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labours plans for uk citizens

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posted on Feb, 19 2007 @ 08:39 AM
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the so called 'voluntary' id card will become compulsary after the next election if labour win and you will also have to PAY to travel to your nearest of 69 'interview centres' (doesn't that sound sinister?) which will be set up to bag & tag you, sorry, process you or whatever newspeak they want to call it.

this will apply also to new passport applicants who will have to visit one of these centres and they will be forced to apply and pay for an id card.

visit the link to see which ministry of truth interview centre is your nearest...

Labour will force everyone to give fingerprints at ID card interview centres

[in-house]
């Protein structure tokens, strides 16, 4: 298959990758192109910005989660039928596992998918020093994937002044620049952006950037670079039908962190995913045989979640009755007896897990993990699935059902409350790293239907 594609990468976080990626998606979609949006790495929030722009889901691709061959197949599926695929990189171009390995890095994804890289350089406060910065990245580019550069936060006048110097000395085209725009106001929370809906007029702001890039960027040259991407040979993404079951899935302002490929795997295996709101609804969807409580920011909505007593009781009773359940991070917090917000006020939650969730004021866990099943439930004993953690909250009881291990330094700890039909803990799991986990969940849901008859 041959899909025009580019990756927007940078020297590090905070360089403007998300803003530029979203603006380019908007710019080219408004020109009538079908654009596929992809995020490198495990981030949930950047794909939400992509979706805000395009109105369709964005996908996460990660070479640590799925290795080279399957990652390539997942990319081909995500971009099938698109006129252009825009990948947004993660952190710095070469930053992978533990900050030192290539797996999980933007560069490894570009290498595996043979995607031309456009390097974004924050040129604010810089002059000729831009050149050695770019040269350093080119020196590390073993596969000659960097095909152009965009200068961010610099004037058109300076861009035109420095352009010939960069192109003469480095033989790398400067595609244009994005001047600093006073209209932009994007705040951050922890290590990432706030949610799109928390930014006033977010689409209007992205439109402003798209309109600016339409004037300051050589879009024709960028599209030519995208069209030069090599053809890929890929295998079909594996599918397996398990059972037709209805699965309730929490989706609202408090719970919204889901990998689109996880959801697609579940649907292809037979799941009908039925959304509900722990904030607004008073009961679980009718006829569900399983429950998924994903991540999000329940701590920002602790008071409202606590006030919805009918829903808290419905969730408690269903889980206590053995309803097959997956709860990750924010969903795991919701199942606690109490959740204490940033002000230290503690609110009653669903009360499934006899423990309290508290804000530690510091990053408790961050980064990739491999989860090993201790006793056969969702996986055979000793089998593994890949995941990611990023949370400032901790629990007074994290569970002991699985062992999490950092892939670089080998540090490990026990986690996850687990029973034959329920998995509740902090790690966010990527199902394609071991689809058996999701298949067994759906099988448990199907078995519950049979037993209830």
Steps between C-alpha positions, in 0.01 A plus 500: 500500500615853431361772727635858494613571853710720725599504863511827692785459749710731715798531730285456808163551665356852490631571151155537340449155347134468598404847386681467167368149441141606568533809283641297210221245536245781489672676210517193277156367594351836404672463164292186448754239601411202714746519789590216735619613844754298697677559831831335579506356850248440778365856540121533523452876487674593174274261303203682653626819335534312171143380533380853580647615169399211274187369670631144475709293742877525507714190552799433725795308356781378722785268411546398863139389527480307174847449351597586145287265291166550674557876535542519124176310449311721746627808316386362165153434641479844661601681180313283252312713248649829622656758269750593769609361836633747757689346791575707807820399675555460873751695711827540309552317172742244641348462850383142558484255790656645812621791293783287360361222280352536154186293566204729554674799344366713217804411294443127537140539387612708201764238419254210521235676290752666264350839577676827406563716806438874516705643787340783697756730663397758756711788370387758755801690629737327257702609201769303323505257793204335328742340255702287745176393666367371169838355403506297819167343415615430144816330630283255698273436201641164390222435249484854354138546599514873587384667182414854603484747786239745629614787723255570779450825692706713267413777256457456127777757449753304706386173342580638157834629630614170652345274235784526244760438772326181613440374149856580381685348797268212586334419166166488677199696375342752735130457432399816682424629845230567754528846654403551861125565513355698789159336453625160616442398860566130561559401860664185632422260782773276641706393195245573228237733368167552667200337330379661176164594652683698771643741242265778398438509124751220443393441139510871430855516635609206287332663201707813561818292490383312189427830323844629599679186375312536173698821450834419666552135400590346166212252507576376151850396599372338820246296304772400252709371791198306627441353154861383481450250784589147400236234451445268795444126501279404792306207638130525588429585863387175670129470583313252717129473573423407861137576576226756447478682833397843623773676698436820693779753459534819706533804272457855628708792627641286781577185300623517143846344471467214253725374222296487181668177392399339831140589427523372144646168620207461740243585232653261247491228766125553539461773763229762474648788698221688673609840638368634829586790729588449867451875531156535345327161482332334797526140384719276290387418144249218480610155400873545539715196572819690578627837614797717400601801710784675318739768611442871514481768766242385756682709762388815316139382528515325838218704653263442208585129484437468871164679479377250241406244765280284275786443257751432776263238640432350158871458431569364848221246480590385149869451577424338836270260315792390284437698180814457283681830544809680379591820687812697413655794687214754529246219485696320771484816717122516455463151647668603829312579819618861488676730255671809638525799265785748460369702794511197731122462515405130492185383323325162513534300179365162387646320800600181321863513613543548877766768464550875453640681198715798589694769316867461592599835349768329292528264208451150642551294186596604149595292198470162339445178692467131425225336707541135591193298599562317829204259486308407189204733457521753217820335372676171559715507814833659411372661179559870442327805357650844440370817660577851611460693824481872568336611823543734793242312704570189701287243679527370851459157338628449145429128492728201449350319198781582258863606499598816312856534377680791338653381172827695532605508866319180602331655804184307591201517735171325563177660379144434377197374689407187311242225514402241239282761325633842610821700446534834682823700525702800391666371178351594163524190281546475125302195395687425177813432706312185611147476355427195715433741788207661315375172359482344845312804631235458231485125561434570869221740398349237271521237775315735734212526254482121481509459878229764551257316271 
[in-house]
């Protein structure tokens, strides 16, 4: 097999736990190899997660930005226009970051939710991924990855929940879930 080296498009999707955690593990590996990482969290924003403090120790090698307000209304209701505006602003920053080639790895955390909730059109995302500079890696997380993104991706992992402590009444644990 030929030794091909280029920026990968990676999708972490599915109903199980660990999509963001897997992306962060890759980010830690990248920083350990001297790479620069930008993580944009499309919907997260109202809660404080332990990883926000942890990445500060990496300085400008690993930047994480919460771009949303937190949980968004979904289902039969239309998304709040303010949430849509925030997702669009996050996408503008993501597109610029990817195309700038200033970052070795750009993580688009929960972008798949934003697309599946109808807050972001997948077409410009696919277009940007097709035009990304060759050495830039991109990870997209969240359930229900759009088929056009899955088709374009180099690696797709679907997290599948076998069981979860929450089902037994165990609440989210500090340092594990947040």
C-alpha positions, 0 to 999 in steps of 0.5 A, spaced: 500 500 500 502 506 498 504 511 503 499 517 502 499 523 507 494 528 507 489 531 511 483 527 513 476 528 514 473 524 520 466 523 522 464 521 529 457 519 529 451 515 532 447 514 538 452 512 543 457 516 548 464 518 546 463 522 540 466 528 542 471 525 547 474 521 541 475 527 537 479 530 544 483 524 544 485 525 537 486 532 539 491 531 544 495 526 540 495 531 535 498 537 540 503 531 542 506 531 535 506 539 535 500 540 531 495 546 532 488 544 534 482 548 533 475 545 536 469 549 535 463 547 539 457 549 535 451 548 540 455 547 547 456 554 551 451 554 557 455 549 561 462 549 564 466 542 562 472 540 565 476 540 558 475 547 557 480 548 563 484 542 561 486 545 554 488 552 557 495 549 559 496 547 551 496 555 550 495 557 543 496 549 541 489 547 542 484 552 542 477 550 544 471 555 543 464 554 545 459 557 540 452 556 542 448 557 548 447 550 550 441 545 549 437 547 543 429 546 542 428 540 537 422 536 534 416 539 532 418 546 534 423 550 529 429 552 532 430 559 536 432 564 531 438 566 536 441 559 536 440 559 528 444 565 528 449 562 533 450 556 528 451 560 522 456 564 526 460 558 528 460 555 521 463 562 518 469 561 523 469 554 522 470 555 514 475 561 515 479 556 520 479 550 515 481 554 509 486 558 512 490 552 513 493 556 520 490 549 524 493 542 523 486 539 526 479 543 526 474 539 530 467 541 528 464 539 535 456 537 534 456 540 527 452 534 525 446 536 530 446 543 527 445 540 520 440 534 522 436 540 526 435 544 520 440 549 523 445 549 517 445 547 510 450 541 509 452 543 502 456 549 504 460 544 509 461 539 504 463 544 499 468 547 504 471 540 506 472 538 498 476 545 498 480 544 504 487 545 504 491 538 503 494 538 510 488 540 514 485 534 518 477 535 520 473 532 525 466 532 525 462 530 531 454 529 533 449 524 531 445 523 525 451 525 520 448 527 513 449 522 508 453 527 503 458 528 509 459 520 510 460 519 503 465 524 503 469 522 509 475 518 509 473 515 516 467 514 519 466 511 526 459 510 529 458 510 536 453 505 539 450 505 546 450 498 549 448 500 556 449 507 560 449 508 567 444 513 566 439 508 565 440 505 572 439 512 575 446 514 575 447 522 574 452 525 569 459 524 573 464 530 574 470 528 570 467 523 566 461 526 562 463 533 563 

posted on Feb, 19 2007 @ 09:00 AM
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All of these proposals can be found in last December's publication of the Government's Action Plan with the sole exception of the location of the local offices.

You may be concerned at the use to which ID cards will be put but I would be a lot more alarmed at the idea of electing a man to the potential position of Home Secretary, (David Davis), who is surprised that firstly it will be necessary to attend in person to have fingerprints taken, and secondly that nobody will be laying on free buses to go to the local offices.



posted on Feb, 19 2007 @ 10:25 AM
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Wow.....and usually there are a bunch of Brit's complaining about how the US is becoming a dictatorship........